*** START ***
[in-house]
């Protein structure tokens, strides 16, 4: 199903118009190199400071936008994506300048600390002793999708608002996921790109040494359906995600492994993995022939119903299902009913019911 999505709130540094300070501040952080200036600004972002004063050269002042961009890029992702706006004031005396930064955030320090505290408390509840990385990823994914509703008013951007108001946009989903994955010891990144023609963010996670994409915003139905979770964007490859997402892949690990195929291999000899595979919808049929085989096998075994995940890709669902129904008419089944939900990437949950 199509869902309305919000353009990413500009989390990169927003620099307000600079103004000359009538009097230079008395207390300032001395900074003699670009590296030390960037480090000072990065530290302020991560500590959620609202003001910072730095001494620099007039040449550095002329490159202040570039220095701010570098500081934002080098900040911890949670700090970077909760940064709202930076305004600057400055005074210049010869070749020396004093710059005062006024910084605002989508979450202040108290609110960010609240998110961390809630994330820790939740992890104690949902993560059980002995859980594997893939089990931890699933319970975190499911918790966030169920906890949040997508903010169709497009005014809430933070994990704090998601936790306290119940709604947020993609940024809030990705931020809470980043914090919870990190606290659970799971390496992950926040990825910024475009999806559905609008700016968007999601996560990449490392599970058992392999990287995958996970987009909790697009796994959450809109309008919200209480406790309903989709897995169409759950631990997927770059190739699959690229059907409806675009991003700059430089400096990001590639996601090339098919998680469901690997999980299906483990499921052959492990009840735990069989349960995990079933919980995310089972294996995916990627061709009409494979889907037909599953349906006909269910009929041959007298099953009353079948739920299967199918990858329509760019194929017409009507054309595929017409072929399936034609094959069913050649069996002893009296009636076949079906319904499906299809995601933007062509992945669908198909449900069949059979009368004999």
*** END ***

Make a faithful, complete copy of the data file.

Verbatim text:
[in-house]
């Protein structure tokens, strides 16, 4: 199903118009190199400071936008994506300048600390002793999708608002996921790109040494359906995600492994993995022939119903299902009913019911 999505709130540094300070501040952080200036600004972002004063050269002042961009890029992702706006004031005396930064955030320090505290408390509840990385990823994914509703008013951007108001946009989903994955010891990144023609963010996670994409915003139905979770964007490859997402892949690990195929291999000899595979919808049929085989096998075994995940890709669902129904008419089944939900990437949950 199509869902309305919000353009990413500009989390990169927003620099307000600079103004000359009538009097230079008395207390300032001395900074003699670009590296030390960037480090000072990065530290302020991560500590959620609202003001910072730095001494620099007039040449550095002329490159202040570039220095701010570098500081934002080098900040911890949670700090970077909760940064709202930076305004600057400055005074210049010869070749020396004093710059005062006024910084605002989508979450202040108290609110960010609240998110961390809630994330820790939740992890104690949902993560059980002995859980594997893939089990931890699933319970975190499911918790966030169920906890949040997508903010169709497009005014809430933070994990704090998601936790306290119940709604947020993609940024809030990705931020809470980043914090919870990190606290659970799971390496992950926040990825910024475009999806559905609008700016968007999601996560990449490392599970058992392999990287995958996970987009909790697009796994959450809109309008919200209480406790309903989709897995169409759950631990997927770059190739699959690229059907409806675009991003700059430089400096990001590639996601090339098919998680469901690997999980299906483990499921052959492990009840735990069989349960995990079933919980995310089972294996995916990627061709009409494979889907037909599953349906006909269910009929041959007298099953009353079948739920299967199918990858329509760019194929017409009507054309595929017409072929399936034609094959069913050649069996002893009296009636076949079906319904499906299809995601933007062509992945669908198909449900069949059979009368004999």